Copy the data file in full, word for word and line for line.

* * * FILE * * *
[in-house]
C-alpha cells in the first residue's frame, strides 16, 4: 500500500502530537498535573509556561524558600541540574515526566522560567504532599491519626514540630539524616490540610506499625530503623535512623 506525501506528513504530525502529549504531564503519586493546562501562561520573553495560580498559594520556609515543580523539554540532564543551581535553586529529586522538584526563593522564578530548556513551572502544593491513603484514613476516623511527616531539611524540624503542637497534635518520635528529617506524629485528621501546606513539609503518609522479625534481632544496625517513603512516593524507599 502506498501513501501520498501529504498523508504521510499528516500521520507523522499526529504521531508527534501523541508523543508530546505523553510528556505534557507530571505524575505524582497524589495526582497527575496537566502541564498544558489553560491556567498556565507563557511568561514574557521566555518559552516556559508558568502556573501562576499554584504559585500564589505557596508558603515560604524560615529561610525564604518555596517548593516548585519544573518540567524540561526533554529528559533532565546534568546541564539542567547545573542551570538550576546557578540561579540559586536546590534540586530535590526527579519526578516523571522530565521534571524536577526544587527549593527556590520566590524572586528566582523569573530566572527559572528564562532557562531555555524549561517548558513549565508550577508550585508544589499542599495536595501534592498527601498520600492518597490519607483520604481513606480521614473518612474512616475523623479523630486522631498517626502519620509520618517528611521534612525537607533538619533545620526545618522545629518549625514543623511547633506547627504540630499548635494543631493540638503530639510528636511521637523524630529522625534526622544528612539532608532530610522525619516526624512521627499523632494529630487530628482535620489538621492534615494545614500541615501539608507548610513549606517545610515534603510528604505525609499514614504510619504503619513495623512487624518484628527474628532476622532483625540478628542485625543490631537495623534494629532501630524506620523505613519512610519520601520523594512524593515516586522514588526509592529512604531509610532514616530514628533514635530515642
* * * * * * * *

[in-house]
C-alpha cells in the first residue's frame, strides 16, 4: 500500500502530537498535573509556561524558600541540574515526566522560567504532599491519626514540630539524616490540610506499625530503623535512623 506525501506528513504530525502529549504531564503519586493546562501562561520573553495560580498559594520556609515543580523539554540532564543551581535553586529529586522538584526563593522564578530548556513551572502544593491513603484514613476516623511527616531539611524540624503542637497534635518520635528529617506524629485528621501546606513539609503518609522479625534481632544496625517513603512516593524507599 502506498501513501501520498501529504498523508504521510499528516500521520507523522499526529504521531508527534501523541508523543508530546505523553510528556505534557507530571505524575505524582497524589495526582497527575496537566502541564498544558489553560491556567498556565507563557511568561514574557521566555518559552516556559508558568502556573501562576499554584504559585500564589505557596508558603515560604524560615529561610525564604518555596517548593516548585519544573518540567524540561526533554529528559533532565546534568546541564539542567547545573542551570538550576546557578540561579540559586536546590534540586530535590526527579519526578516523571522530565521534571524536577526544587527549593527556590520566590524572586528566582523569573530566572527559572528564562532557562531555555524549561517548558513549565508550577508550585508544589499542599495536595501534592498527601498520600492518597490519607483520604481513606480521614473518612474512616475523623479523630486522631498517626502519620509520618517528611521534612525537607533538619533545620526545618522545629518549625514543623511547633506547627504540630499548635494543631493540638503530639510528636511521637523524630529522625534526622544528612539532608532530610522525619516526624512521627499523632494529630487530628482535620489538621492534615494545614500541615501539608507548610513549606517545610515534603510528604505525609499514614504510619504503619513495623512487624518484628527474628532476622532483625540478628542485625543490631537495623534494629532501630524506620523505613519512610519520601520523594512524593515516586522514588526509592529512604531509610532514616530514628533514635530515642